It's customary to praise the cook, and on Monday CJOB news director Vic Grant, for one, raved about the dish served up by Lett. But we have to wonder whether he plowed through all six pages of the Lett opus, as we did, because we reach a different conclusion.
Since we doubt anyone read the entire six pages, here's the abridged version of the Coles Notes of the summary of the story:
1. The Provincial Auditor's report on the Crocus Fund said that CEO James Umlah appeared to favour a certain company, identified only as Company A, by supplementing the initial investment with 37 further infusions of money. The Fund's own investment department said investment in Company A had gotten "out of control".
2. The Winnipeg Free Press says Company A is Maple Leaf Distillers.
3. The owners of Maple Leaf Distillers frequently made big announcements about big deals which turned out to be exaggerated. But Maple Leaf could always count on the Free Press to give the announcements big coverage which is why the only illustrations in Lett's story were Free Press file photos.
4. Maple Leaf could also count on Umlah to slip them hundreds of thousands of new "investment" whenever they hit a bad patch and needed some new capital.
5. That's it.
WHAT? THAT'S IT? But, but, but, there were six pages. That can't be it.
Sorry. That's it. Like a long joke with no punchline.
Despite all the court documents examined, the "sources" who leaked internal Maple Leaf business, the exclusive interview with James Umlah. That's it.
No kickbacks, no payoffs, no scandal.
The Lett stories had lots of details. But he failed to ask the most important question---why. Why did Umlah pour all that money into Maple Leaf Distillers?
Even in Tuesday's editorial echoing our call for a public inquiry, the Winnipeg Free Press says Premier Gary Doer and his government "owe Manitobans an explanation" for making "lavish contributions" to Maple Leaf Distillers to turn it into a profitable company, when there are doubts that it could have ever succeeeded.
If Lett had read The Black Rod, he would have known.
Nowhere in six packed pages does Dan Lett mention the word Mondragon. Or, for that matter, Sherman Kreiner, except to say that Shermy wouldn't reign in Umlah's credit cards.
In the good ole days, Kreiner and Umlah shared the glory that was Crocus. They were spoken of in one breath, like Rogers and Hart, like Brangelina. Yet now, Kreiner has been written out of the Crocus story, like a Soviet politician painted out of official photos.
Yet Kreiner was the voice of Crocus, the man who provided the "why". And the "why" was his devotion to the Mondragon model of co-operative business, socialist capitalism. It's that model that drove Umlah's investments in Maple Leaf and that we dissected months ago.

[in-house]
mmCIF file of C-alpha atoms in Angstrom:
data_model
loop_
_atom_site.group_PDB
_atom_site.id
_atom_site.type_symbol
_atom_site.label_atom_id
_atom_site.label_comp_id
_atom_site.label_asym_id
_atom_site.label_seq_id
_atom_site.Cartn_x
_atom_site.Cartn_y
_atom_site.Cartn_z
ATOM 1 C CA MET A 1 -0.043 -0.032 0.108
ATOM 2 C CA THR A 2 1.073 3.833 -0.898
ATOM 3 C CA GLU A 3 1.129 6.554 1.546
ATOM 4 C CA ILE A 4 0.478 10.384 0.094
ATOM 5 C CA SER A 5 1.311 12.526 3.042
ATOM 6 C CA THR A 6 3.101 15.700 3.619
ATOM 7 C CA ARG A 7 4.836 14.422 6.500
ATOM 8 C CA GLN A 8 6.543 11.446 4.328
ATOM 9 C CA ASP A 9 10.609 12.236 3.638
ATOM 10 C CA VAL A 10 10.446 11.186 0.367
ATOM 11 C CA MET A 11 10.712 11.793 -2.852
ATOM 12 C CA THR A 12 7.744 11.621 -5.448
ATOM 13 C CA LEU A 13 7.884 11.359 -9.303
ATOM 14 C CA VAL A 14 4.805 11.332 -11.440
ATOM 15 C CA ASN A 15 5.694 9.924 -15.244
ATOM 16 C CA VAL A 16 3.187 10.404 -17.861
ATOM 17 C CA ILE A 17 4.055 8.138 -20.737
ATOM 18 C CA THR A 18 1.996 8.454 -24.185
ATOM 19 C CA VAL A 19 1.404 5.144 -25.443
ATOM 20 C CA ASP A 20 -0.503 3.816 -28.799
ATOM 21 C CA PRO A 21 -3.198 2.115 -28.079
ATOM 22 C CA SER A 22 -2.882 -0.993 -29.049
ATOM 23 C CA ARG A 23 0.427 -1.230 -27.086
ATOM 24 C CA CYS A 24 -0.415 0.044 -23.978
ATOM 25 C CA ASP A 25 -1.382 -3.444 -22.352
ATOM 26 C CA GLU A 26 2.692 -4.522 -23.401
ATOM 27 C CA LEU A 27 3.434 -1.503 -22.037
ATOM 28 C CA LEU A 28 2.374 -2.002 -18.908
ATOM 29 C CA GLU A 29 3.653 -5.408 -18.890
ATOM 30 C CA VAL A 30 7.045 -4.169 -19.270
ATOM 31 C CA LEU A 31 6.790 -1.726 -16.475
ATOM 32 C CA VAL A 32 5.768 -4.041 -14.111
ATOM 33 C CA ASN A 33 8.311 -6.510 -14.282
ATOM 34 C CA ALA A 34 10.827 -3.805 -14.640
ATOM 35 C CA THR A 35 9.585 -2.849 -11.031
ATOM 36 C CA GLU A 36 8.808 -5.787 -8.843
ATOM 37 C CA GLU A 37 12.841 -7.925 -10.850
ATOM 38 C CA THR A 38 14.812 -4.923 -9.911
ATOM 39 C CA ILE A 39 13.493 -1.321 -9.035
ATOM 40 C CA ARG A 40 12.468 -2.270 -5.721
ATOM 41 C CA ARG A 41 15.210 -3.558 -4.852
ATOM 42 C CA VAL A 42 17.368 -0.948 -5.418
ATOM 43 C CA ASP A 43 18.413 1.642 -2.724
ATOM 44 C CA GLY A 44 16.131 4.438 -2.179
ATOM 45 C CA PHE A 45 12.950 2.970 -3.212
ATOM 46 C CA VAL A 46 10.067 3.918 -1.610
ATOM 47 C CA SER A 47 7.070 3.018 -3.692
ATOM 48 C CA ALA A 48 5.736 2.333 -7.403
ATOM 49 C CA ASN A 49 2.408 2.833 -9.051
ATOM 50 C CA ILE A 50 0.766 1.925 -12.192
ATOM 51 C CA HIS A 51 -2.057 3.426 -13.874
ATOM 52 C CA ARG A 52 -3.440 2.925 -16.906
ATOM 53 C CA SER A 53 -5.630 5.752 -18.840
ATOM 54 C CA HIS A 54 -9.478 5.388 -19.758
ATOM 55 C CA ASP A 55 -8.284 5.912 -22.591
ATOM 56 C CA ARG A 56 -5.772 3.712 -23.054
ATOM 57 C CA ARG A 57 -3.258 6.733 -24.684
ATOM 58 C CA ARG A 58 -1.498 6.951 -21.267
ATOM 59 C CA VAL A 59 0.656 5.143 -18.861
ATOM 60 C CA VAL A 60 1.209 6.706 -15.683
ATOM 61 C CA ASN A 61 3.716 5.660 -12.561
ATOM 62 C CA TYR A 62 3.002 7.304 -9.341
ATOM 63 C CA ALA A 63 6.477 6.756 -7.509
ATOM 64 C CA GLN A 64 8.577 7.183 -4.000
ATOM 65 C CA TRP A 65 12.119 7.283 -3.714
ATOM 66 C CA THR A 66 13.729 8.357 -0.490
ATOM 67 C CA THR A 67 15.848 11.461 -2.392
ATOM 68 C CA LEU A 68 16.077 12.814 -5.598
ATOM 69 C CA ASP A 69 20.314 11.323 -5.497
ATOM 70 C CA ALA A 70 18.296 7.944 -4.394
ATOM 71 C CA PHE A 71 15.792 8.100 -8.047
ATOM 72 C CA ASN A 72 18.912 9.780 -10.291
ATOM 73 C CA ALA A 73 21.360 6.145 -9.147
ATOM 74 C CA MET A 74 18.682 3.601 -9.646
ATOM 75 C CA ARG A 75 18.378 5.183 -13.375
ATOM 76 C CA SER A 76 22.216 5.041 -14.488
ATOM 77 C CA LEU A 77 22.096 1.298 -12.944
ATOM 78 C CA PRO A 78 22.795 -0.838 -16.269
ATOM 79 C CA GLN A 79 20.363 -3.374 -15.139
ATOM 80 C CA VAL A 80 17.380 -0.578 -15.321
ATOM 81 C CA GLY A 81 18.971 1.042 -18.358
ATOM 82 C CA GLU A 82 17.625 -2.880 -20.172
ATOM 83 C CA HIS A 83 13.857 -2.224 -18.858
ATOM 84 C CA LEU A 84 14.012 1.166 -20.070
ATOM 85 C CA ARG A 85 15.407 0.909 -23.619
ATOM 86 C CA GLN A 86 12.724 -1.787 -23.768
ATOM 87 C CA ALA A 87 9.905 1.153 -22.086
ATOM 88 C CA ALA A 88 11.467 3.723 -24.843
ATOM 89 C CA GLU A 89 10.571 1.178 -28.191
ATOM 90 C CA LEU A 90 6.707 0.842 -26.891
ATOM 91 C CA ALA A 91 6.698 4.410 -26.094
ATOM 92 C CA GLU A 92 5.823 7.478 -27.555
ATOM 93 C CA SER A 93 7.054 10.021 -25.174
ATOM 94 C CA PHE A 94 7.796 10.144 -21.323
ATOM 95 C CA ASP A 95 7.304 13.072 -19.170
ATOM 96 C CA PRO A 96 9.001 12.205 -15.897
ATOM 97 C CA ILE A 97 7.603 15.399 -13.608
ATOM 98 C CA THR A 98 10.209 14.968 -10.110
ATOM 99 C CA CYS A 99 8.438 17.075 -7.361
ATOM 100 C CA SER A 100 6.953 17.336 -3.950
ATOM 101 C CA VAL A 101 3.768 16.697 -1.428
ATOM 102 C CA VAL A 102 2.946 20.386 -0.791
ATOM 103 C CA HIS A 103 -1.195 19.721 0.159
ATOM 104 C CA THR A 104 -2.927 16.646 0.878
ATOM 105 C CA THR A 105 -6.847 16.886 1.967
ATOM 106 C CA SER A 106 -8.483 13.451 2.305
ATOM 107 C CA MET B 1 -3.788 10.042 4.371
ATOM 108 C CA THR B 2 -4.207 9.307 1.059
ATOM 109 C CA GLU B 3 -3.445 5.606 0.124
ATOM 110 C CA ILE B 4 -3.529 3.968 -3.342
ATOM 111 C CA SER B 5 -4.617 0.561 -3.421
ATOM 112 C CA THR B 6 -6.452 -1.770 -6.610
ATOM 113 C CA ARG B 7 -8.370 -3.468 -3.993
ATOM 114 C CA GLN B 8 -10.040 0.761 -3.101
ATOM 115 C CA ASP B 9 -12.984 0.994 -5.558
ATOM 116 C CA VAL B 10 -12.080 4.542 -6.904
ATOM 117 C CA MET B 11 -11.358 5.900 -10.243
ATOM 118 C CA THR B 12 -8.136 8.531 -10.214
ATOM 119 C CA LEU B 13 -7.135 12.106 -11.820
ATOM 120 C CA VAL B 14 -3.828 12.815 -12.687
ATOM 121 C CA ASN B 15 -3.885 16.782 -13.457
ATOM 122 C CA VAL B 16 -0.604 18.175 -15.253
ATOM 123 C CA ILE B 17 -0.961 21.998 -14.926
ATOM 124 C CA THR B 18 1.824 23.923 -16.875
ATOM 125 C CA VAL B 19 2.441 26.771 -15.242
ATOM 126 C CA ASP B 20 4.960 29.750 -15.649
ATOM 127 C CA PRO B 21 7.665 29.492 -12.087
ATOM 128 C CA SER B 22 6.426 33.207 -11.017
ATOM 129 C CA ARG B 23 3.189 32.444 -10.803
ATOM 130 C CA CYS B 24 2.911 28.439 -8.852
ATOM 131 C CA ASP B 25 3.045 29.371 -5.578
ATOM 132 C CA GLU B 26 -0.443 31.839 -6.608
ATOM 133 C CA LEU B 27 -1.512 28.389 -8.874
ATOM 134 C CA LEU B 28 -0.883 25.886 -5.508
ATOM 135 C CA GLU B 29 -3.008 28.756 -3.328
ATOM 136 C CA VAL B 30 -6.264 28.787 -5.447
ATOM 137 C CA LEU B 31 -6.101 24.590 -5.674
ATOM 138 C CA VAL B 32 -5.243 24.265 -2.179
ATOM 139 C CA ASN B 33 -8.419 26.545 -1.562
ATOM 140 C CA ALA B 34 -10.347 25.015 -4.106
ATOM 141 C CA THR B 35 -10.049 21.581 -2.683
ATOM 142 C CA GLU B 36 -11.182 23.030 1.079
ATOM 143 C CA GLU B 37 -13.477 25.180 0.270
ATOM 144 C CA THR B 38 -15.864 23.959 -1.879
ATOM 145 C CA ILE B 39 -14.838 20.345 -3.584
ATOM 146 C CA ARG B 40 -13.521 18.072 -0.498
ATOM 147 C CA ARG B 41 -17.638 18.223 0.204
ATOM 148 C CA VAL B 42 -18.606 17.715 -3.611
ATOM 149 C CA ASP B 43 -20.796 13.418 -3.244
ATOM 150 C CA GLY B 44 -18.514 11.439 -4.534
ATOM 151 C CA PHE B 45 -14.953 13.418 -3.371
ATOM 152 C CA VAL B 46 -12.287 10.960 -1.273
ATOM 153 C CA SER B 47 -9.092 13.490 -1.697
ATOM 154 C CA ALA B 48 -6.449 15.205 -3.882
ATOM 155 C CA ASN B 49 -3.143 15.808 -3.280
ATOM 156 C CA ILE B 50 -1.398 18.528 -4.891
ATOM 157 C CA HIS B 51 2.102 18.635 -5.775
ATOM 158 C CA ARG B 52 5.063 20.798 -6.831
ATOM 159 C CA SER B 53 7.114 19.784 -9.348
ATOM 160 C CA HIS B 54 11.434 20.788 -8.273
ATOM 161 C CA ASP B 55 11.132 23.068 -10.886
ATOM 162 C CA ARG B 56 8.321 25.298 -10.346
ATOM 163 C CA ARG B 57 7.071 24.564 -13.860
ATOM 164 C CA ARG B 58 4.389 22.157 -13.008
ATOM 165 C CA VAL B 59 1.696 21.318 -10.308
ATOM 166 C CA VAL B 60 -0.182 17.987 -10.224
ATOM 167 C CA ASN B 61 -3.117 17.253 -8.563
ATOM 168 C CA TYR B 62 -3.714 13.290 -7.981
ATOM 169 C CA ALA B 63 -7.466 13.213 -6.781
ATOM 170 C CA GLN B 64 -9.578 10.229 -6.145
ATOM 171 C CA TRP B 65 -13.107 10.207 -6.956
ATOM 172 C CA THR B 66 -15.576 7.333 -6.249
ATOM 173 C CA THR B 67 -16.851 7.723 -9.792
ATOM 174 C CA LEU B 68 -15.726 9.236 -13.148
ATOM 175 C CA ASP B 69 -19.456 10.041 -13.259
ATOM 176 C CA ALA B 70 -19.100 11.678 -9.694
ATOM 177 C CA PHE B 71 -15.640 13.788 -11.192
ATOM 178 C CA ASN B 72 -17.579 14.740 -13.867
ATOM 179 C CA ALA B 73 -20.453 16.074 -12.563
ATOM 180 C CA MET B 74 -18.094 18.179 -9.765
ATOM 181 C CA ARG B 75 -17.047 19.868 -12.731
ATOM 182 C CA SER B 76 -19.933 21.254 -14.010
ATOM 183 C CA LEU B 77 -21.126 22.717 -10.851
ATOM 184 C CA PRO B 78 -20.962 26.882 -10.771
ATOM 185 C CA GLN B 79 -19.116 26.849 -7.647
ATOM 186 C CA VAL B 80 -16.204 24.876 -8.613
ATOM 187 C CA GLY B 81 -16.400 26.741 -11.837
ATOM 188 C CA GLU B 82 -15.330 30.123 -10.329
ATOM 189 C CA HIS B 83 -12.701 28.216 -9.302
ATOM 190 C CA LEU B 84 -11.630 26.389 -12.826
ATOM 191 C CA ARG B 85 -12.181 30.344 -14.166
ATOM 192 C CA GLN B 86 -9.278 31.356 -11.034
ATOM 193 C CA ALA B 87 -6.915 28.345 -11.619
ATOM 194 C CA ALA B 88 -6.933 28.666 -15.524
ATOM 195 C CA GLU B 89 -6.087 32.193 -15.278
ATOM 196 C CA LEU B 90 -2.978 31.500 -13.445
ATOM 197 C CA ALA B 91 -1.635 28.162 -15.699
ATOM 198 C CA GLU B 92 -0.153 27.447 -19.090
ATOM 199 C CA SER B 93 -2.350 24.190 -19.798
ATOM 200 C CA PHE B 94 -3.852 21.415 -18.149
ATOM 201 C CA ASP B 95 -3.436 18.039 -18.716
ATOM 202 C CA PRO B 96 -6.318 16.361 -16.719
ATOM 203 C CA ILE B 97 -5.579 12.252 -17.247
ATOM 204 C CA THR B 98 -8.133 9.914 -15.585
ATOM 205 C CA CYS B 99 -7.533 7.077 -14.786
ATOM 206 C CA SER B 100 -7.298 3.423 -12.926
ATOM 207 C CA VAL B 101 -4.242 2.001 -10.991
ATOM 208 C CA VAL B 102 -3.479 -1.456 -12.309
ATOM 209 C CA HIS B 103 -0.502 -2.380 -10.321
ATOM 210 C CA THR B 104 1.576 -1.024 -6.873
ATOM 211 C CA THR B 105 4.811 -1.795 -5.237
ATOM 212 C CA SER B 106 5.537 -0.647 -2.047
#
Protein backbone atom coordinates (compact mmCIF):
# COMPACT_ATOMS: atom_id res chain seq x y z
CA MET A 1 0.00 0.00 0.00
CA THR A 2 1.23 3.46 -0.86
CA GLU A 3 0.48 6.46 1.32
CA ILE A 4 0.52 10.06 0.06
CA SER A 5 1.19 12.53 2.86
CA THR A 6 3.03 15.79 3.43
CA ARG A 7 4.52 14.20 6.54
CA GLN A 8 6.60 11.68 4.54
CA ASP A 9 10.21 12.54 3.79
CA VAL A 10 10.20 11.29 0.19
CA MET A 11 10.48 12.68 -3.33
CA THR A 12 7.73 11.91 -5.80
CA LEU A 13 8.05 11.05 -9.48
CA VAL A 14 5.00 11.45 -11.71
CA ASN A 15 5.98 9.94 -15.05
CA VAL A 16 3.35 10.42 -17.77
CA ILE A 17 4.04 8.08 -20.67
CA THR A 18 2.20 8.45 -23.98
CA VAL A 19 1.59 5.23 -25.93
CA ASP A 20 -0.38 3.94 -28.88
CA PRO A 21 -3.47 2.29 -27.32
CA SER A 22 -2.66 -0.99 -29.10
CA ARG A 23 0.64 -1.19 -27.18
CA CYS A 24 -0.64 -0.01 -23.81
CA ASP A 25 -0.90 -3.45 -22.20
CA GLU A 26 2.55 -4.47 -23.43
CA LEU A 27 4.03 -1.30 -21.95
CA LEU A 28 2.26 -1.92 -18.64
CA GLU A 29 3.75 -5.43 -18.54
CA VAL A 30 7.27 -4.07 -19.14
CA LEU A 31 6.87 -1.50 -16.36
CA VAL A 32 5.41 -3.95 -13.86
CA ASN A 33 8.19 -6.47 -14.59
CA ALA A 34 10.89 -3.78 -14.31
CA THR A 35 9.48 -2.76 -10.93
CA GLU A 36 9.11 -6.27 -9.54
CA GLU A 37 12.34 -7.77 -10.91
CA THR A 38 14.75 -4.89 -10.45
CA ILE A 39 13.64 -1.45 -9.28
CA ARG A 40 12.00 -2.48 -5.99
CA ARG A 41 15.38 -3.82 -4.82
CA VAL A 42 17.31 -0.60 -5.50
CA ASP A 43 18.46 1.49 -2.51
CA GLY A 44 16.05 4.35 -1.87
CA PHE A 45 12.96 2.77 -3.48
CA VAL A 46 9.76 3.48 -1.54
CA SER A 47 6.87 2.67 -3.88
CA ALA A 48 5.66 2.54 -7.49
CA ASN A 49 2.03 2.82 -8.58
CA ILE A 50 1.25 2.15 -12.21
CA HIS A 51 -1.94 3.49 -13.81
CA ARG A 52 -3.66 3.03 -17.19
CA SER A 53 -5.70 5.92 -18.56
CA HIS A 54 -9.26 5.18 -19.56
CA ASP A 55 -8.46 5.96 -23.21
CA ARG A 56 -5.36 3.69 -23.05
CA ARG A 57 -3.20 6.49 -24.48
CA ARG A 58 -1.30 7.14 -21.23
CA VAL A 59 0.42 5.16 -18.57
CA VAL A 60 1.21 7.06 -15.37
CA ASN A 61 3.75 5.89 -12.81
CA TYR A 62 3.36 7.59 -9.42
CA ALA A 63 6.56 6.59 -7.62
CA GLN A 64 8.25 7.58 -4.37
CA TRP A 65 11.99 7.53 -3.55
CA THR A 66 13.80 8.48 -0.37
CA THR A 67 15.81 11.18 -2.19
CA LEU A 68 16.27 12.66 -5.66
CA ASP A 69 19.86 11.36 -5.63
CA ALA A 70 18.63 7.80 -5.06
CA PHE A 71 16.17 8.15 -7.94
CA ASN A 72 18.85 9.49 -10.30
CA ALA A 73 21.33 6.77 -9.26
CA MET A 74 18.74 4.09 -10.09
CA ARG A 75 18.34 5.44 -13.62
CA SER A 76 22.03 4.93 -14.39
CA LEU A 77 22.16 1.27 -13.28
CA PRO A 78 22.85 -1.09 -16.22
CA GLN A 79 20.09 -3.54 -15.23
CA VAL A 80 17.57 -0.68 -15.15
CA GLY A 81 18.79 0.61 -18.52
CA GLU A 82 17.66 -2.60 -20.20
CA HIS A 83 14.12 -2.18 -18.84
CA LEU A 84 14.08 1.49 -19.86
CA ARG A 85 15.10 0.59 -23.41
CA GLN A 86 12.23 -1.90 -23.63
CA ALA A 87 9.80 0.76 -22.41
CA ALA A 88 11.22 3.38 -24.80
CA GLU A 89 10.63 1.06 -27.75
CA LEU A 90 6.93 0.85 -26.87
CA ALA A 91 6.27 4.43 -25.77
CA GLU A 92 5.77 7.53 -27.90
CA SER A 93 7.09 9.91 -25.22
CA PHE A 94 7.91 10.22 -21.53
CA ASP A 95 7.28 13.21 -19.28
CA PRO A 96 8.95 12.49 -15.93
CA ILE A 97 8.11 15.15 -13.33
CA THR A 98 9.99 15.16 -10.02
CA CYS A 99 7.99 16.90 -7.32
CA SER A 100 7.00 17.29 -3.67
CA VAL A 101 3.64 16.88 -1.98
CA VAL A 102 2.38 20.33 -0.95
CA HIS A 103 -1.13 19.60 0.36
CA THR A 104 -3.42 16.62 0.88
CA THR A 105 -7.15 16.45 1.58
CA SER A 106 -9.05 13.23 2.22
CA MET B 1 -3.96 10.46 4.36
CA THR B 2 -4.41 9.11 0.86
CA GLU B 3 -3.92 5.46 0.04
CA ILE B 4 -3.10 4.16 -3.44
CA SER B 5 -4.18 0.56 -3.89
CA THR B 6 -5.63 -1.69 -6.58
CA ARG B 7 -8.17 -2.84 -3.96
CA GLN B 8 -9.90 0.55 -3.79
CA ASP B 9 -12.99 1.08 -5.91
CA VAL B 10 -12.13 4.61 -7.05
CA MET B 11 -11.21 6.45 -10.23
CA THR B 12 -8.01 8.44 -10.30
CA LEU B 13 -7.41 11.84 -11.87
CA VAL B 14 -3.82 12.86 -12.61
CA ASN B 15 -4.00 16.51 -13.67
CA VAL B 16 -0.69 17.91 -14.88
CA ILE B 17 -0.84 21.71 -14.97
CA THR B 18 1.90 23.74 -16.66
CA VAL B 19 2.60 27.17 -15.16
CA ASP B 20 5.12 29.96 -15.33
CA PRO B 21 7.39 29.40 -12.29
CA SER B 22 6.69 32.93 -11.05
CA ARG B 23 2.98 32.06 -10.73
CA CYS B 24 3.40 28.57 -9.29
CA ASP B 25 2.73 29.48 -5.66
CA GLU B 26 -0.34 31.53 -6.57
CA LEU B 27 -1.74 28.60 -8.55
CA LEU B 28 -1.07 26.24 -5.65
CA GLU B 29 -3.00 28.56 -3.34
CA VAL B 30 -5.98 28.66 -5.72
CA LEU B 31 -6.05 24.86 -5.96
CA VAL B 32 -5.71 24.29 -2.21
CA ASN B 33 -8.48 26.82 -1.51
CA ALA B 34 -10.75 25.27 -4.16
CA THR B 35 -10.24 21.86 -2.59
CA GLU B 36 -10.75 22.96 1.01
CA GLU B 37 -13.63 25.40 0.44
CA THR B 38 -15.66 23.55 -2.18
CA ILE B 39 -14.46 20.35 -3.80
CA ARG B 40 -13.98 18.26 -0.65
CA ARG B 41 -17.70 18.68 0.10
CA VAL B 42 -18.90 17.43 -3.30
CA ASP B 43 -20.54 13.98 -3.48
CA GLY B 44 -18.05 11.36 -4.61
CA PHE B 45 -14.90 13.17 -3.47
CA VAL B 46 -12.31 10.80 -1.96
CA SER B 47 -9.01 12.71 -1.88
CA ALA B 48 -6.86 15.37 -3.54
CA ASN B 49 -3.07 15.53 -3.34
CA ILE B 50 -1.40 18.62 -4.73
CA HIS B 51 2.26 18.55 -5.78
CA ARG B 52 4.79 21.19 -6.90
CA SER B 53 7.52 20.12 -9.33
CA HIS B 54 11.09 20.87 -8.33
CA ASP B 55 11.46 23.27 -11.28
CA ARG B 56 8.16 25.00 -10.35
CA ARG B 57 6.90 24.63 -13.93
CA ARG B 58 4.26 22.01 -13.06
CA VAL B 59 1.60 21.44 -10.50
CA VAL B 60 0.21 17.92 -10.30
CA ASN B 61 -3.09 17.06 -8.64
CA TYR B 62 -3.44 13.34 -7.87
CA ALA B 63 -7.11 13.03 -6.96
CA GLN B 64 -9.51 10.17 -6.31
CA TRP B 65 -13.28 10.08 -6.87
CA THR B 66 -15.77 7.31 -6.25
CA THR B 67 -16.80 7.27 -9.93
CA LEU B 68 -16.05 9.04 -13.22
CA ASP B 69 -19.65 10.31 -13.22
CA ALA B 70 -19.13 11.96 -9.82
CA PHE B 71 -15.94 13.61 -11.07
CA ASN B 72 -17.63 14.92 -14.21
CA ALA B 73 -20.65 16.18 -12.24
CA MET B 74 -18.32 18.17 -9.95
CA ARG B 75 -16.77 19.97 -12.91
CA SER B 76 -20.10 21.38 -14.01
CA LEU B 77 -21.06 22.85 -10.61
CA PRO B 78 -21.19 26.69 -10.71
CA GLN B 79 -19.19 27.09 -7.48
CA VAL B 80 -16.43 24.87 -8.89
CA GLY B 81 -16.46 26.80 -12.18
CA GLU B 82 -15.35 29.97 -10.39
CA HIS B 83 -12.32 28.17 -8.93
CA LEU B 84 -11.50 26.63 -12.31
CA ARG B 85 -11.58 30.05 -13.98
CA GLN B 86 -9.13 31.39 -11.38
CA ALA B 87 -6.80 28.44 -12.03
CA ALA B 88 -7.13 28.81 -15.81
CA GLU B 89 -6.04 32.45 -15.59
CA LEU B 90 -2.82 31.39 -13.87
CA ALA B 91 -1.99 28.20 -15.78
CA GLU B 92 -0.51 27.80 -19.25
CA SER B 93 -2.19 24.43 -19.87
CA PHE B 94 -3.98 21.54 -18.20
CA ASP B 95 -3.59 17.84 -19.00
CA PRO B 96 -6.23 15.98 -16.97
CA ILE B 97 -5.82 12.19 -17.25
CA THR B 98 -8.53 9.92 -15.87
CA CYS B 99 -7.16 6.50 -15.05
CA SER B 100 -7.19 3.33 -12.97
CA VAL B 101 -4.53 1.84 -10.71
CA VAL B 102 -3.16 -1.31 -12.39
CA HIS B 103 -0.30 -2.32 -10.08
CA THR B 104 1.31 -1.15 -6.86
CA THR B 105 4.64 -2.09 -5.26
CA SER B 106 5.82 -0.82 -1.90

Remember the many bottom lines that Kreiner touted for the Crocus Fund. One of those bottom lines was "preserving jobs". They used to brag about how many jobs Crocus investment created or "preserved." A sure way of preserving jobs is to keep pumping money into a business, a local business like Maple Leaf Distillers, for example.
Why the Free Press refuses to report on the Mondragon model of Crocus investments, we don't know. However we are thankful for the Dan Lett opus for one thing---it provides us with the genesis of the failed Free Press smear against Mayor Sam Katz.
Imagine this scenario. After working on his expose at his usual glacial pace, Dan Lett finally turns in his six page clunker. The editors read it, look up in bewilderment, and say,"Is that it?" Lett nods.
"There's got to be something more," the panicky editors say. "Where's your notes. There's got to be something else."
" Well," says Lett,"there's this thing about Sam Katz, but that's pretty old."
"Sam Katz!" the editors cry in triumph. "Now we got something."
So the Katz smear made the paper. You know, how Sam Katz is friends with David Wolinsky, co-owner with Costas Ataliotis of Maple Leaf Distillers, and loaned Maple Leaf some money years ago, then, years later, after becoming mayor, he voted to let Salisbury House build a restaurant on a bridge, and Salisbury House guaranteed a line of credit to Maple Leaf, blah blah blah smear blah.
If the smear had taken hold, we'll bet that this six pages of facts and figures signifying nothing would never have seen the light of day.
Instead, The Black Rod exposed how the smear was expected to work, and the Free Press was forced to salvage something from the weeks of Lett's research, even if it did miss the crucial question Why.
But there's one question the Free Press still has to answer. In the aborted attack on Sam Katz, reporters Dan Lett and Mary Agnes Welch are on the record as saying that city councillor Harvey Smith was sending a request Oct. 4 "to city auditor Shannon Hunt to review Katz's role in the Esplanade Riel vote and determine if there was a conflict of interest."
Well? Has he? There has been no follow-up story in three weeks.